6. Canada’s ruling party is remarkably incompetent and only capable of staying in power because their opponents are weak (Liberals) and divided (left split between Libs, NDP, Bloc, and Greens).

    If the Canadian public had a choice and there was a credible alternative, Harper would be out in a second. That’s why the Tories are obsessed with controlling the media, and so quick to punish anyone who disagrees with them.

  7. The word “powerful” does not fit comfortably alongside “member of Parliament.” But May is right. All MPs are powerful. She is proof of what even the most disadvantaged MP can do — if they are not muzzled and leashed by a party leader.

    But almost every MP is muzzled and leashed. They are told how to vote. They are told what to say. And most obey, because obedience is rewarded and independence punished. Even cabinet ministers have been reduced to ventriloquist’s dummies, mouthing words chosen by the prime minister’s office.

    May finds it astonishing. “I worked for (Mulroney-era environment minister) Tom McMillan, who was a very red Tory. I wrote speeches for him. We never checked his speeches with the PMO. He’d get up to answer in Question Period. He didn’t have a script for how to answer. Brian Mulroney was not telling his cabinet members what to say, syllable by syllable,” she says. “I look at Peter Kent and I think my God man you had a great reputation. You were a great journalist. You won the Robert Kennedy Prize for journalism. And you’re going to stand up in the House and read the lines?”


  8. Harper asked Tory staffers for list of ‘enemy’ lobbyists, bureaucrats and reporters: documents


    Harper’s government had previously distanced itself in 2012 from another internal strategy document, released through access to information legislation, that listed environmental and First Nations groups as “adversaries” and the National Energy Board – an independent regulator – as an “ally” in federal efforts to promote expansion in the oilsands sector, the fastest growing source of greenhouse gas emissions in Canada.


    Summary: Prime Minister Stephen Harper’s reputation
    as a master political strategist is somewhat tattered in the
    wake of November’s stunning near-fatal mis-step to abolish
    public financing for all political parties. However, at
    least on the surface, he remains unbowed and unapologetic.
    Relying on an extremely small circle of advisors and his own
    instincts, he has played the game of high-stakes, partisan
    politics well, but his reputation for decisiveness and
    shrewdness has been tarnished by a sometimes vindictive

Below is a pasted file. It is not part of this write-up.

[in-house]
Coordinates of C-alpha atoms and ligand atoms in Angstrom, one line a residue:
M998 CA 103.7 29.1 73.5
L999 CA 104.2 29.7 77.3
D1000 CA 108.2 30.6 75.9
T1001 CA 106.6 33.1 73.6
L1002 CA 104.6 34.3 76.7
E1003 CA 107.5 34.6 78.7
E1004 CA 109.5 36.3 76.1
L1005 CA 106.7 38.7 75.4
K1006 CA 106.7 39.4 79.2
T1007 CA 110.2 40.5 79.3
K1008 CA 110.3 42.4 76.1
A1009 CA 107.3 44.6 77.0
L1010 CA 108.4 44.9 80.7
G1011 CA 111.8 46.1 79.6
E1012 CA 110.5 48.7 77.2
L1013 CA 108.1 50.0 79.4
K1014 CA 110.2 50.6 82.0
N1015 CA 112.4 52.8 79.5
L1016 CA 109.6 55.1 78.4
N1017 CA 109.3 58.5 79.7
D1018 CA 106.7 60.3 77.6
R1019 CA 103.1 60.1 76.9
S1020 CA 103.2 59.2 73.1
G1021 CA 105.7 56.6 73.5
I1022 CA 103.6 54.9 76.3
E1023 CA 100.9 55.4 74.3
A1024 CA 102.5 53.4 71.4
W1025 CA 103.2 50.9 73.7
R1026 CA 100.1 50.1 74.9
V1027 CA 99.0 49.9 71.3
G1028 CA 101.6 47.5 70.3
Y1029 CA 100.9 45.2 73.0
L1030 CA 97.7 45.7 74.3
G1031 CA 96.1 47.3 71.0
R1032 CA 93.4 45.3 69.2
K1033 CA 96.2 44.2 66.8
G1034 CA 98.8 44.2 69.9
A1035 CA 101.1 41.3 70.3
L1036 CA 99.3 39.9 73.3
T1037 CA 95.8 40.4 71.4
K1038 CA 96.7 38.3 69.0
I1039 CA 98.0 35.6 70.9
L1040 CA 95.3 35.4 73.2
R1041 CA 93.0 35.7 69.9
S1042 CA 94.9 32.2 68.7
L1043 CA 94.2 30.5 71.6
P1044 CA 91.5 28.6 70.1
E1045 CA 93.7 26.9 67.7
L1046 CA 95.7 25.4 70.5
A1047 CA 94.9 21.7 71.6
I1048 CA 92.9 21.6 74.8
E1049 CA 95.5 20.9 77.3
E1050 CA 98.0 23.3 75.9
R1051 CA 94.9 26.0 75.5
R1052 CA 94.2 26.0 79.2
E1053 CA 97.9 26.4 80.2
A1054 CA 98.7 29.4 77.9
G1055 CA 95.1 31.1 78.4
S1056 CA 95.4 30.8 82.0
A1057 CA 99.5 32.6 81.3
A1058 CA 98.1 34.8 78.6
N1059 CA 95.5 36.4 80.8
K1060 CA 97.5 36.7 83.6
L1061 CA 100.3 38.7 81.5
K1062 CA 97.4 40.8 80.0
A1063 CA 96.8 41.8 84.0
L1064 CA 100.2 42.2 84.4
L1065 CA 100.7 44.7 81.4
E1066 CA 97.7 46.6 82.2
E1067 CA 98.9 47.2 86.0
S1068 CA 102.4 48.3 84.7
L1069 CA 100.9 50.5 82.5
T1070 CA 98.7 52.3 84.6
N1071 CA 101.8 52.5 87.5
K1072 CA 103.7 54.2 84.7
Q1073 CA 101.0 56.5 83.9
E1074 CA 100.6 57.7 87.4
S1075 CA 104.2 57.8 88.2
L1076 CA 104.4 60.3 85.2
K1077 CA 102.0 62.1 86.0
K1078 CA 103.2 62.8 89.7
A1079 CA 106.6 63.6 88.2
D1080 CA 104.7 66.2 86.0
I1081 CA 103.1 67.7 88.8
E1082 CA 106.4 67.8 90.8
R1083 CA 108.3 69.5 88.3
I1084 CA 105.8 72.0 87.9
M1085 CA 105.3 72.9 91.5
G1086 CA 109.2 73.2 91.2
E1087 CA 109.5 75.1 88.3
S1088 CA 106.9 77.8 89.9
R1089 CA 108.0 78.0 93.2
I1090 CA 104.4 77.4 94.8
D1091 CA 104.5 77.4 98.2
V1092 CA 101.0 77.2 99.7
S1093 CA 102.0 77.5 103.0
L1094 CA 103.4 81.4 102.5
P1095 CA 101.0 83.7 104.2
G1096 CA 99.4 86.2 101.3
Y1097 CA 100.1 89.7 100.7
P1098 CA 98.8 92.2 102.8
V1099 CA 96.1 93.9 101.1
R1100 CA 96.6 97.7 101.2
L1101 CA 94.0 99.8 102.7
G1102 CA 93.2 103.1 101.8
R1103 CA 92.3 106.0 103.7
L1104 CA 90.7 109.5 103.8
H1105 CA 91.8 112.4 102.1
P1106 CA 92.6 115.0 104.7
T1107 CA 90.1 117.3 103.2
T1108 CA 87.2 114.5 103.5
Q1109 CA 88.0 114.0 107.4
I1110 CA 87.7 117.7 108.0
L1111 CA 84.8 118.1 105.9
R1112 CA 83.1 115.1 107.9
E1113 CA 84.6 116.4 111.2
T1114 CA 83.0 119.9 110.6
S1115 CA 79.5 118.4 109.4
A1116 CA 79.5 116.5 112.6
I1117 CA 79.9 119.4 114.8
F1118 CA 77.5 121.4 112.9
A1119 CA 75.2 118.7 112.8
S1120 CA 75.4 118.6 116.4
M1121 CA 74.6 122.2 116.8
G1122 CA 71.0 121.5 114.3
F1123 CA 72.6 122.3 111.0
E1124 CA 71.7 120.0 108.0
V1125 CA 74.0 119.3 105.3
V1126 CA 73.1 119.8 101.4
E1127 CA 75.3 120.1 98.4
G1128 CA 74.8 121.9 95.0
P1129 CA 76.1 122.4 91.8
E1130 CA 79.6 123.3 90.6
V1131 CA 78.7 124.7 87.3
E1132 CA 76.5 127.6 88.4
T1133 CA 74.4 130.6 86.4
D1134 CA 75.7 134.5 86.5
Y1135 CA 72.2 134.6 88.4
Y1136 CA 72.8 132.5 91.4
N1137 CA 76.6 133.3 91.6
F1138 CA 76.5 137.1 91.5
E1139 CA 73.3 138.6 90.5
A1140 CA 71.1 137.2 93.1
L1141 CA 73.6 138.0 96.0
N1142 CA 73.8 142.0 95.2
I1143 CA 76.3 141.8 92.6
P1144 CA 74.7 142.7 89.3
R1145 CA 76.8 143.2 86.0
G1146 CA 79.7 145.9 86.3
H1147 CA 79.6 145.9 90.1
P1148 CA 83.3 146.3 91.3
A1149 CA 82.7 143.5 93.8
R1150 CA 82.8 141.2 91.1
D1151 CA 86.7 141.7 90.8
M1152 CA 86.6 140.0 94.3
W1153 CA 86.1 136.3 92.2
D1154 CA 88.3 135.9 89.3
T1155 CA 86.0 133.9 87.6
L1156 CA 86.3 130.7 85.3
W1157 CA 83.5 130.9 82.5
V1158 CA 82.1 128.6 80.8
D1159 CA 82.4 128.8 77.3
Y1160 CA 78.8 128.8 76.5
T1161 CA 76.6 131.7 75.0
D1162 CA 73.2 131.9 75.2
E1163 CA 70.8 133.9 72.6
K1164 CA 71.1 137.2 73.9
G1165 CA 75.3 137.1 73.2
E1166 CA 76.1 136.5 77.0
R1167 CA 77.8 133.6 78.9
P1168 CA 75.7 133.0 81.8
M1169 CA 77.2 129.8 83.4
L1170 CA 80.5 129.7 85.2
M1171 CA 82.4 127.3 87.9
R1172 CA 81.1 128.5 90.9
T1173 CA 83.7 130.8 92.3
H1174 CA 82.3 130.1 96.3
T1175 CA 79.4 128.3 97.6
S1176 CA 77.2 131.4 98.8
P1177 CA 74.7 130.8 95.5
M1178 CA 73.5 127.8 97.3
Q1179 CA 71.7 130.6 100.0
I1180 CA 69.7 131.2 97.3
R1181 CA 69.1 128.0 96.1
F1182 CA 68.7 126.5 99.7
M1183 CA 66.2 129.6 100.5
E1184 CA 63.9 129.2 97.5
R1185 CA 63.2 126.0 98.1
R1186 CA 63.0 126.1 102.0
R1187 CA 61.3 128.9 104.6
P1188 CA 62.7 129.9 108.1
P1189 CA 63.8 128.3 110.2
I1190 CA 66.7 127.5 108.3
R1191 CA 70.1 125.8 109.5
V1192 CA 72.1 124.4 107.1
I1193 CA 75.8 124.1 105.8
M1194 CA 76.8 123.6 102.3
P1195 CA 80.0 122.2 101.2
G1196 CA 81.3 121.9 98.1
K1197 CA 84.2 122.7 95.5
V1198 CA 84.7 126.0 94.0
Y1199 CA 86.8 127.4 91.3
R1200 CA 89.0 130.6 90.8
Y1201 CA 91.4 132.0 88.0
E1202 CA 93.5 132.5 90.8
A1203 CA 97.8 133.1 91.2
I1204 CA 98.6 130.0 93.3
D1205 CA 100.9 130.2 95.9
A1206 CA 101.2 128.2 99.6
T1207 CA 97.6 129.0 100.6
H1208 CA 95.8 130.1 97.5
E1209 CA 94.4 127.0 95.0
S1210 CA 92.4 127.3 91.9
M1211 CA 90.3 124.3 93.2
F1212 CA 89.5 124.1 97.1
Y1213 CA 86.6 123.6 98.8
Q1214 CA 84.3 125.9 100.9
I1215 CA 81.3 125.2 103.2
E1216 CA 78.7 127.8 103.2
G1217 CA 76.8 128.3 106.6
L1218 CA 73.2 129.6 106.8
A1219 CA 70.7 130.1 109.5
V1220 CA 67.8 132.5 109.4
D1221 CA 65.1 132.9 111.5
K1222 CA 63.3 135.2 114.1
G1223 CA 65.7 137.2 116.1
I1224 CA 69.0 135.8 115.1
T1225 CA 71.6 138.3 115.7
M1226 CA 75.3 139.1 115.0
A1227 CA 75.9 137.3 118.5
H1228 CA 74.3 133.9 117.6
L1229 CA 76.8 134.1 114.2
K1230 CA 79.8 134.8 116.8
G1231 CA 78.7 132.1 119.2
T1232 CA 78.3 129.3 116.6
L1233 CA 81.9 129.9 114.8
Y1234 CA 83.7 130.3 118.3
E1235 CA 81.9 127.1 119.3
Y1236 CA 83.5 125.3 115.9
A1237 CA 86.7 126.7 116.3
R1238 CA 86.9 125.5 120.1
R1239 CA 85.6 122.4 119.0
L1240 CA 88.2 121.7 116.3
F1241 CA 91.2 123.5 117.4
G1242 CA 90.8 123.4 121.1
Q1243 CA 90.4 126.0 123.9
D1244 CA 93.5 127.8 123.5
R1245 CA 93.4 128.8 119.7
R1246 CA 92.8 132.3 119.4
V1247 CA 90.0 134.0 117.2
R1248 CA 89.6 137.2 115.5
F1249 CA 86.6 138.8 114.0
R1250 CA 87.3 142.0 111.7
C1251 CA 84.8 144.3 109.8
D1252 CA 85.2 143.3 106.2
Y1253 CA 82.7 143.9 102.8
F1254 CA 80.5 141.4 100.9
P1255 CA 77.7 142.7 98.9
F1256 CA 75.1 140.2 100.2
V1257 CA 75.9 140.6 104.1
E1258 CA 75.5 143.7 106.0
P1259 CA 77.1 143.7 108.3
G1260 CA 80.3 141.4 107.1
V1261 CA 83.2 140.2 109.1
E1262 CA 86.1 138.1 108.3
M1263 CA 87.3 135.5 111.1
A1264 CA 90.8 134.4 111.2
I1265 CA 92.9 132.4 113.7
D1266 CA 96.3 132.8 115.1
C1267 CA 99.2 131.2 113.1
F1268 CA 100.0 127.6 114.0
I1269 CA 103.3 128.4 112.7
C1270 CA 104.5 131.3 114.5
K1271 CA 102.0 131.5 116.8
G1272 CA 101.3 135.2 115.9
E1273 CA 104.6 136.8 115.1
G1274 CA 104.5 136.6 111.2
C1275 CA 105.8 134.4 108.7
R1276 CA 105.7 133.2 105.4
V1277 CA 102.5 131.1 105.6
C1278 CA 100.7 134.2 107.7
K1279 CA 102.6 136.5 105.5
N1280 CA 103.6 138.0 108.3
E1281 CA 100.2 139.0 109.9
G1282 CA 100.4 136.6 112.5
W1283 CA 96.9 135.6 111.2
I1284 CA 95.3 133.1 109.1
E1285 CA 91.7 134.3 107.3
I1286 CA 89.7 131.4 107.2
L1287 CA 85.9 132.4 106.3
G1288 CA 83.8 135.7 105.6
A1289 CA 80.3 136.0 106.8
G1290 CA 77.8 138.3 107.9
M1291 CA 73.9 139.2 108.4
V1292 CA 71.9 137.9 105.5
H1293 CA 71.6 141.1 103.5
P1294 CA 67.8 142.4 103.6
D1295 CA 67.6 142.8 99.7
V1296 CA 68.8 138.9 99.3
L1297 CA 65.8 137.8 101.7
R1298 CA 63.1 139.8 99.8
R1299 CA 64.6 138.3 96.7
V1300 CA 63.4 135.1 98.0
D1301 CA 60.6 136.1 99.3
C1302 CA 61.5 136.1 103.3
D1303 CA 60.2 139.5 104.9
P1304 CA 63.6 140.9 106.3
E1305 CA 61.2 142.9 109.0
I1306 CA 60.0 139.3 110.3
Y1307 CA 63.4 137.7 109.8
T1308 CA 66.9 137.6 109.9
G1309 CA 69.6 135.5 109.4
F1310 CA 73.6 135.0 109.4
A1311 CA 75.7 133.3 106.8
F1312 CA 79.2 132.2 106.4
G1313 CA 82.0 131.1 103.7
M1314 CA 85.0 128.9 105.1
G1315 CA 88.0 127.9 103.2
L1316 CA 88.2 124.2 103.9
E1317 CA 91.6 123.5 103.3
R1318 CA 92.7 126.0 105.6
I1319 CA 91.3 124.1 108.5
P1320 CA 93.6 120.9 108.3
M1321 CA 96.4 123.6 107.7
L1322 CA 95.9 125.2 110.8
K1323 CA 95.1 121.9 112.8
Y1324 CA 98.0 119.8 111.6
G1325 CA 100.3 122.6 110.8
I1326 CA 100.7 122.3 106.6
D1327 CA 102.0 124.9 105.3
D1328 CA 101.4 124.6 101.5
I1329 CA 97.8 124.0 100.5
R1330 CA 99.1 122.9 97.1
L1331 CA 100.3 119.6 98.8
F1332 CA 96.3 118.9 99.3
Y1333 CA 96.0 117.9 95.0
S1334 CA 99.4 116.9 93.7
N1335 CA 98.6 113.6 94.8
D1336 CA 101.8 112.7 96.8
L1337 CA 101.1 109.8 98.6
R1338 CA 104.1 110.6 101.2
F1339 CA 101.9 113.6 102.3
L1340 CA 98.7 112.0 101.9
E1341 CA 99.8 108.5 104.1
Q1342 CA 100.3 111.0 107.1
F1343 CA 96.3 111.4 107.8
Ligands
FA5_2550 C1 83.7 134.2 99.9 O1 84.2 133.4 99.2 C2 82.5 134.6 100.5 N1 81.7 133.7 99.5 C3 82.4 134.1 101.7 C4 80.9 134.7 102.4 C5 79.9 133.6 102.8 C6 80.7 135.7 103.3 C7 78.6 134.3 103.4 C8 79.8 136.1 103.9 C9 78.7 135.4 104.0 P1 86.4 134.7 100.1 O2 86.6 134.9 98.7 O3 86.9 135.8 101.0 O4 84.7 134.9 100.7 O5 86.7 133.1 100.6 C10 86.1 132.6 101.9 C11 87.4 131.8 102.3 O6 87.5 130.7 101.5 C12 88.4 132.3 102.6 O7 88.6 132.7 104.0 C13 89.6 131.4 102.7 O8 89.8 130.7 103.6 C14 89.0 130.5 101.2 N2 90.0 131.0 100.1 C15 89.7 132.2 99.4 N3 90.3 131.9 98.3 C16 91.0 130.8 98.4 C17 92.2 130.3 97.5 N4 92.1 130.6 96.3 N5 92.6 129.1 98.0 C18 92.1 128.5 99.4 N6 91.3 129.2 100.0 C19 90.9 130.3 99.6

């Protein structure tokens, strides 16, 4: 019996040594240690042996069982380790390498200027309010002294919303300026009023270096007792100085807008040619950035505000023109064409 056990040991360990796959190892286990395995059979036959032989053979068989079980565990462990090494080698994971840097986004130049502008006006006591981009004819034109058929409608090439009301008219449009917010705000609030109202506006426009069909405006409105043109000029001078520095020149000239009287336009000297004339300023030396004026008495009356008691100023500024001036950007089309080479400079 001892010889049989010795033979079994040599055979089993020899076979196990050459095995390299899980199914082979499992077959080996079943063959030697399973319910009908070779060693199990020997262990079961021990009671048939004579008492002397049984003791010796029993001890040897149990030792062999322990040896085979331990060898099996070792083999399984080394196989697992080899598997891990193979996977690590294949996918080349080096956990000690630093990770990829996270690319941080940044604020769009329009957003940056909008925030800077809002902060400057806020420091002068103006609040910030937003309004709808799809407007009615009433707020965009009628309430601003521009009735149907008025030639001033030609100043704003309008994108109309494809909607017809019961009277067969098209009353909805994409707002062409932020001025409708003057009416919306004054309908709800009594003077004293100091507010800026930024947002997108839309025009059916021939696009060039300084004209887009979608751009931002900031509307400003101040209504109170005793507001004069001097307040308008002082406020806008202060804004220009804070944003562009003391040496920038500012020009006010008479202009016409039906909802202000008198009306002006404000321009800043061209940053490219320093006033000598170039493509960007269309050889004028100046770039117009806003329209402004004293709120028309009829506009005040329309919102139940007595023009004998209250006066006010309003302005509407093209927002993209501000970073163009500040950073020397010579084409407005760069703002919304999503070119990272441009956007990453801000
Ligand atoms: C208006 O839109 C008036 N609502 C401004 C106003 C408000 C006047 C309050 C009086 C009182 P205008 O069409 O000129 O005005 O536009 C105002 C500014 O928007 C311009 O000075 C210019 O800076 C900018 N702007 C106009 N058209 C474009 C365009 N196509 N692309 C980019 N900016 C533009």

pettiness. With only a few exceptions, he has not built the
    bridges to the opposition typical of a minority PM. Moving
    from surpluses to deficits, he will face new imperatives in
    the changed economic and political landscape of 2009 to adopt
    a more conciliatory and inclusive approach. However, this
    will go against the grain for such an instinctively combative
    Prime Minister.

    Blow to reputation

    Canadians have had fifteen years to get to know
    Stephen Harper as Reform Party MP (1993-1997), head of the
    free enterprise National Citizens Coalition (1997-2001),
    leader of the Canadian Alliance (2002- 2003), Conservative
    opposition leader (2004-6), and Prime Minister
    (2006-present), but he remains an enigma to most Canadians
    (including many Conservatives). Supporters and detractors
    alike have labeled him a master strategist and cunning
    tactician, as well as an extremely partisan but paradoxically
    pragmatic ideologue. He calls himself a realist. However,
    his reputation as a peerless political chess-master is now
    somewhat in tatters, following what most perceive as an
    atypical near-fatal miscalculation over a Fall Economic and
    Fiscal Statement (ref a) that lacked economic credibility and
    proposed the elimination of per vote public subsidies for
    political parties. Faced with an opposition revolt, Harper
    first unusually retreated on the latter proposal, and then
    bought time by proroguing Parliament on December 4 to avoid a
    loss of a confidence vote on December 8.

    Party first

    As Conservative leader, Harper has pursued two key
    objectives: welding the fractured Canadian conservative
    movement into one cohesive Conservative Party of Canada
    (CPC); and, positioning the CPC to replace the Liberals as
    Canada’s “natural governing party.” He succeeded in the
    first goal by imposing discipline and coherence, dangling the
    prospect of a majority government, and centralizing power to
    an unprecedented degree in the Prime Minister’s Office (PMO).
    He has made no secret of his desire to win a majority
    government, or of his determination to occupy and redefine